| where CommandLine has_all (cmdTokens2)
| project TimeGenerated, Computer, Account, Process, NewProcessName, CommandLine, ParentProcessName, _ResourceId

Domain IOC lookup

Looks for identified C2 domains.

Run query in Azure Sentinel (GitHub link)

let DomainNames = dynamic(['onetechcompany.com', 'reyweb.com', 'srfnetwork.org']);
let IPList = dynamic(['185.225.69.69']);
let IPRegex = '[0-9]{1,3}\\.[0-9]{1,3}\\.[0-9]{1,3}\\.[0-9]{1,3}';
(union isfuzzy=true
(CommonSecurityLog
| where SourceIP in (IPList) or DestinationIP in (IPList) or DestinationHostName in~ (DomainNames) or RequestURL has_any (DomainNames) or Message has_any (IPList)
| parse Message with * '(' DNSName ')' *
| extend MessageIP = extract(IPRegex, 0, Message)
| extend IPMatch = case(SourceIP in (IPList), "SourceIP", DestinationIP in (IPList), "DestinationIP", MessageIP in (IPList), "Message", RequestURL in (DomainNames), "RequestUrl", "NoMatch")
| extend timestamp = TimeGenerated, IPCustomEntity = case(IPMatch == "SourceIP", SourceIP, IPMatch == "DestinationIP", DestinationIP, IPMatch == "Message", MessageIP, "NoMatch"), AccountCustomEntity = SourceUserID
),
(DnsEvents
| where IPAddresses in (IPList) or Name in~ (DomainNames)
| extend DestinationIPAddress = IPAddresses, DNSName = Name, Host = Computer
| extend timestamp = TimeGenerated, IPCustomEntity = DestinationIPAddress, HostCustomEntity = Host
),
(VMConnection
| where SourceIp in (IPList) or DestinationIp in (IPList) or RemoteDnsCanonicalNames has_any (DomainNames)
| parse RemoteDnsCanonicalNames with * '["' DNSName '"]' *
| extend IPMatch = case( SourceIp in (IPList), "SourceIP", DestinationIp in (IPList), "DestinationIP", "None")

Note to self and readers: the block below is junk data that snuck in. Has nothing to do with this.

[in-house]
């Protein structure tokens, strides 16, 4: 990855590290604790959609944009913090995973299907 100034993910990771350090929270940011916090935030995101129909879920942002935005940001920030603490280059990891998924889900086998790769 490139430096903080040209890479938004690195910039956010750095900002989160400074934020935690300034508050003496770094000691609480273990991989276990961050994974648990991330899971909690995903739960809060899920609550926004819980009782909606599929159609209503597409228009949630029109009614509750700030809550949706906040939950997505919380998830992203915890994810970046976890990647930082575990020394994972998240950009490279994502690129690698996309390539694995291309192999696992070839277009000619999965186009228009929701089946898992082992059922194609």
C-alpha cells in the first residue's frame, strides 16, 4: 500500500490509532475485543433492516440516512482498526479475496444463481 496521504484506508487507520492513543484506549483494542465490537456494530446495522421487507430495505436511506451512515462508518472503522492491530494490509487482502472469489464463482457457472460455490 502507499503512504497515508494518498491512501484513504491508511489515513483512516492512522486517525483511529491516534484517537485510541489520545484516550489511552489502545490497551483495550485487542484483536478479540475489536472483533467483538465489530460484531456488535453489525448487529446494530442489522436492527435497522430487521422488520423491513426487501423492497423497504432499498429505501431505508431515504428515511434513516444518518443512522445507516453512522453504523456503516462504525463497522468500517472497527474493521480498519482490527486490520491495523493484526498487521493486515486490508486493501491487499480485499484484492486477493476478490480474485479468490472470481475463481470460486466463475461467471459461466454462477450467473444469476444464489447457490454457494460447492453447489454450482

| extend timestamp = TimeGenerated, IPCustomEntity = case(IPMatch == "SourceIP", SourceIp, IPMatch == "DestinationIP", DestinationIp, "NoMatch"), HostCustomEntity = Computer
),
(OfficeActivity
| where ClientIP in (IPList)
| extend timestamp = TimeGenerated, IPCustomEntity = ClientIP, AccountCustomEntity = UserId
),
(DeviceNetworkEvents
| where RemoteUrl has_any (DomainNames) or RemoteIP in (IPList)
| extend timestamp = TimeGenerated, DNSName = RemoteUrl, IPCustomEntity = RemoteIP, HostCustomEntity = DeviceName
),
(AzureDiagnostics
| where ResourceType == "AZUREFIREWALLS"
| where Category == "AzureFirewallDnsProxy"
| parse msg_s with "DNS Request: " ClientIP ":" ClientPort " - " QueryID " " Request_Type " " Request_Class " " Request_Name ". " Request_Protocol " " Request_Size " " EDNSO_DO " " EDNS0_Buffersize " " Responce_Code " " Responce_Flags " " Responce_Size " " Response_Duration
| where Request_Name has_any (DomainNames)
| extend timestamp = TimeGenerated, DNSName = Request_Name, IPCustomEntity = ClientIP
),
(AzureDiagnostics
| where ResourceType == "AZUREFIREWALLS"
| where Category == "AzureFirewallApplicationRule"